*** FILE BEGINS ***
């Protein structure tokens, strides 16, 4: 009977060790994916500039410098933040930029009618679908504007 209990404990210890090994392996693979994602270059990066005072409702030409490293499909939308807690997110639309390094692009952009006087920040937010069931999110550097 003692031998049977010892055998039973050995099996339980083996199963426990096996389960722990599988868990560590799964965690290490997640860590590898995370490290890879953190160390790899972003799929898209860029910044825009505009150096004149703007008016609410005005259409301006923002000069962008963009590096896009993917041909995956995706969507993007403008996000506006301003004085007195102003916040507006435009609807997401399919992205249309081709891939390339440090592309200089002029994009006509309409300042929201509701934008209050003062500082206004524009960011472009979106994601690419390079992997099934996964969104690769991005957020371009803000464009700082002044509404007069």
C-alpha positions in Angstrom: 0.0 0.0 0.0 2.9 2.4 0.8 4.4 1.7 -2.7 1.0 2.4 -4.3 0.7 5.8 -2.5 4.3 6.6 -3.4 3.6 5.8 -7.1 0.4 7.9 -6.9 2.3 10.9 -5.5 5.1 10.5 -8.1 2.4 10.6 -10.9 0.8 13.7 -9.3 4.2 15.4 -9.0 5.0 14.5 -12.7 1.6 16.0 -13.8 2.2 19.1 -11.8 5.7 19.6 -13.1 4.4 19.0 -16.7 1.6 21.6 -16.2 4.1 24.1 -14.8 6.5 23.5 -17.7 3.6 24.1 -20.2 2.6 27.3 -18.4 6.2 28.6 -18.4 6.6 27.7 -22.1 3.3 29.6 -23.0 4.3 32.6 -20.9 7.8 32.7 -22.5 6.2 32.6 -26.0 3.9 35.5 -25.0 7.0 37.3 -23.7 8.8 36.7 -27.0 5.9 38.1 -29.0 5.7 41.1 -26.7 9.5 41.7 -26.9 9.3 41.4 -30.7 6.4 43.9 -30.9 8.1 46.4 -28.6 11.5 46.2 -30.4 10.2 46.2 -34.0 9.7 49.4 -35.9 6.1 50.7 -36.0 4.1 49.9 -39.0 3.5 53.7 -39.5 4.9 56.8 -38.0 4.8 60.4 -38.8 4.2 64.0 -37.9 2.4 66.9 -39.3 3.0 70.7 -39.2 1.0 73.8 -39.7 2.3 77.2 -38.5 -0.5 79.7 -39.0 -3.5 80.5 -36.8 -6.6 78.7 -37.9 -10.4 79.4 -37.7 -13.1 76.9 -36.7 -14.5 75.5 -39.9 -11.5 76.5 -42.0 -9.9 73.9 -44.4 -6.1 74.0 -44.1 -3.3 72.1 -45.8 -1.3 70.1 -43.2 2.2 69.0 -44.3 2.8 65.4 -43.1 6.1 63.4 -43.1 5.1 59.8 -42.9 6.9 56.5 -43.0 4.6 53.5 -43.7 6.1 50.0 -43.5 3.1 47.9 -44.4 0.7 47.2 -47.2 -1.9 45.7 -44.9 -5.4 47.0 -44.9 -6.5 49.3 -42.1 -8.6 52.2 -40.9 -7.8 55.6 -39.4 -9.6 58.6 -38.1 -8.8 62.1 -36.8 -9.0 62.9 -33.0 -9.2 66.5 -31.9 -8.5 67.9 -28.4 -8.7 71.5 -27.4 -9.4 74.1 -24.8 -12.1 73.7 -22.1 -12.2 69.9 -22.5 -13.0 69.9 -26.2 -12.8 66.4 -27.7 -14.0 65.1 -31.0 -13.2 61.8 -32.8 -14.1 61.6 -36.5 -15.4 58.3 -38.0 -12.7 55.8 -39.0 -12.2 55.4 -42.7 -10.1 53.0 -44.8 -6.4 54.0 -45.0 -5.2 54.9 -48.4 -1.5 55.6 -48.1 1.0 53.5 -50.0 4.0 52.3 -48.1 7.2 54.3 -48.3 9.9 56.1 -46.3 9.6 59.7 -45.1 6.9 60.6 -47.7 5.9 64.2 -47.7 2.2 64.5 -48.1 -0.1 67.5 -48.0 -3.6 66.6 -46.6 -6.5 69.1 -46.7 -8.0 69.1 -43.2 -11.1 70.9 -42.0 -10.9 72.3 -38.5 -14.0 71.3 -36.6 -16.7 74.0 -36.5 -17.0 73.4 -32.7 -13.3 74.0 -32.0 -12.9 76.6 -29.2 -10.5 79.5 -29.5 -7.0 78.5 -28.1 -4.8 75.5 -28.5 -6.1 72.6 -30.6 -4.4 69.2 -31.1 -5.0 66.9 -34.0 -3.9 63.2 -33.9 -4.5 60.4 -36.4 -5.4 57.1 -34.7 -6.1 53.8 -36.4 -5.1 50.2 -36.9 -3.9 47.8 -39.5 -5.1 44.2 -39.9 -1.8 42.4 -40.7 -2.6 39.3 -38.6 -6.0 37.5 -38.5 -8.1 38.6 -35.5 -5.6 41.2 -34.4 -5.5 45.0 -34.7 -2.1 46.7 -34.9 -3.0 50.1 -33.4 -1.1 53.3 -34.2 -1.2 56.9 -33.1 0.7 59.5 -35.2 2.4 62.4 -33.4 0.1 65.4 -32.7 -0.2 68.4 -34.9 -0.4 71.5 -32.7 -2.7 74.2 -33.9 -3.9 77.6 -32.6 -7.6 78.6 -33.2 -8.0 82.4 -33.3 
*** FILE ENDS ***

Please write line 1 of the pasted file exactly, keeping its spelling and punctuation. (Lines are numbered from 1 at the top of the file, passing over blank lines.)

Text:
């Protein structure tokens, strides 16, 4: 009977060790994916500039410098933040930029009618679908504007 209990404990210890090994392996693979994602270059990066005072409702030409490293499909939308807690997110639309390094692009952009006087920040937010069931999110550097 003692031998049977010892055998039973050995099996339980083996199963426990096996389960722990599988868990560590799964965690290490997640860590590898995370490290890879953190160390790899972003799929898209860029910044825009505009150096004149703007008016609410005005259409301006923002000069962008963009590096896009993917041909995956995706969507993007403008996000506006301003004085007195102003916040507006435009609807997401399919992205249309081709891939390339440090592309200089002029994009006509309409300042929201509701934008209050003062500082206004524009960011472009979106994601690419390079992997099934996964969104690769991005957020371009803000464009700082002044509404007069």